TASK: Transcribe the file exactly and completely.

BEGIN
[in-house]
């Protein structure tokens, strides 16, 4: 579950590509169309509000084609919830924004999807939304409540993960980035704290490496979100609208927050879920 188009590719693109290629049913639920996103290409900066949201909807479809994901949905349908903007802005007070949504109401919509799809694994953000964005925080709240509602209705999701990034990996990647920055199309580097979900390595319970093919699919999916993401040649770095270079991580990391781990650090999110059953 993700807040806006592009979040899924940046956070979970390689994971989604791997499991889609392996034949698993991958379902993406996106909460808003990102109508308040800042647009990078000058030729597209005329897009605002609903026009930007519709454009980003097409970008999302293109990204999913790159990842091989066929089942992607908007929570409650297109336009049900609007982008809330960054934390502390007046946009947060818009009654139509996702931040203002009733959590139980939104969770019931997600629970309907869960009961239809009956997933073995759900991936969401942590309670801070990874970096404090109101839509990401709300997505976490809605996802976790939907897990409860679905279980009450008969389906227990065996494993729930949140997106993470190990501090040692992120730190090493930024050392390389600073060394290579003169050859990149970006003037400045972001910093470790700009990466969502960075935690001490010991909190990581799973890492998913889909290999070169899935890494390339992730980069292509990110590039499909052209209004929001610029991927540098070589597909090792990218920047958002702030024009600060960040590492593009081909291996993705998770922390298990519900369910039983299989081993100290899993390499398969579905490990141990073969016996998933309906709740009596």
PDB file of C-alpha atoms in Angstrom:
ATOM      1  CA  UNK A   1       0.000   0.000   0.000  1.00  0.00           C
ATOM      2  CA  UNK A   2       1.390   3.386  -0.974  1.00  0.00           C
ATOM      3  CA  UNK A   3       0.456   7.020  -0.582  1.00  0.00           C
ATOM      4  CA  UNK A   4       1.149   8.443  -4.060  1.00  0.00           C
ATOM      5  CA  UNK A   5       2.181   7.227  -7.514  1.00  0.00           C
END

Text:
[in-house]
């Protein structure tokens, strides 16, 4: 579950590509169309509000084609919830924004999807939304409540993960980035704290490496979100609208927050879920 188009590719693109290629049913639920996103290409900066949201909807479809994901949905349908903007802005007070949504109401919509799809694994953000964005925080709240509602209705999701990034990996990647920055199309580097979900390595319970093919699919999916993401040649770095270079991580990391781990650090999110059953 993700807040806006592009979040899924940046956070979970390689994971989604791997499991889609392996034949698993991958379902993406996106909460808003990102109508308040800042647009990078000058030729597209005329897009605002609903026009930007519709454009980003097409970008999302293109990204999913790159990842091989066929089942992607908007929570409650297109336009049900609007982008809330960054934390502390007046946009947060818009009654139509996702931040203002009733959590139980939104969770019931997600629970309907869960009961239809009956997933073995759900991936969401942590309670801070990874970096404090109101839509990401709300997505976490809605996802976790939907897990409860679905279980009450008969389906227990065996494993729930949140997106993470190990501090040692992120730190090493930024050392390389600073060394290579003169050859990149970006003037400045972001910093470790700009990466969502960075935690001490010991909190990581799973890492998913889909290999070169899935890494390339992730980069292509990110590039499909052209209004929001610029991927540098070589597909090792990218920047958002702030024009600060960040590492593009081909291996993705998770922390298990519900369910039983299989081993100290899993390499398969579905490990141990073969016996998933309906709740009596």
PDB file of C-alpha atoms in Angstrom:
ATOM      1  CA  UNK A   1       0.000   0.000   0.000  1.00  0.00           C
ATOM      2  CA  UNK A   2       1.390   3.386  -0.974  1.00  0.00           C
ATOM      3  CA  UNK A   3       0.456   7.020  -0.582  1.00  0.00           C
ATOM      4  CA  UNK A   4       1.149   8.443  -4.060  1.00  0.00           C
ATOM      5  CA  UNK A   5       2.181   7.227  -7.514  1.00  0.00           C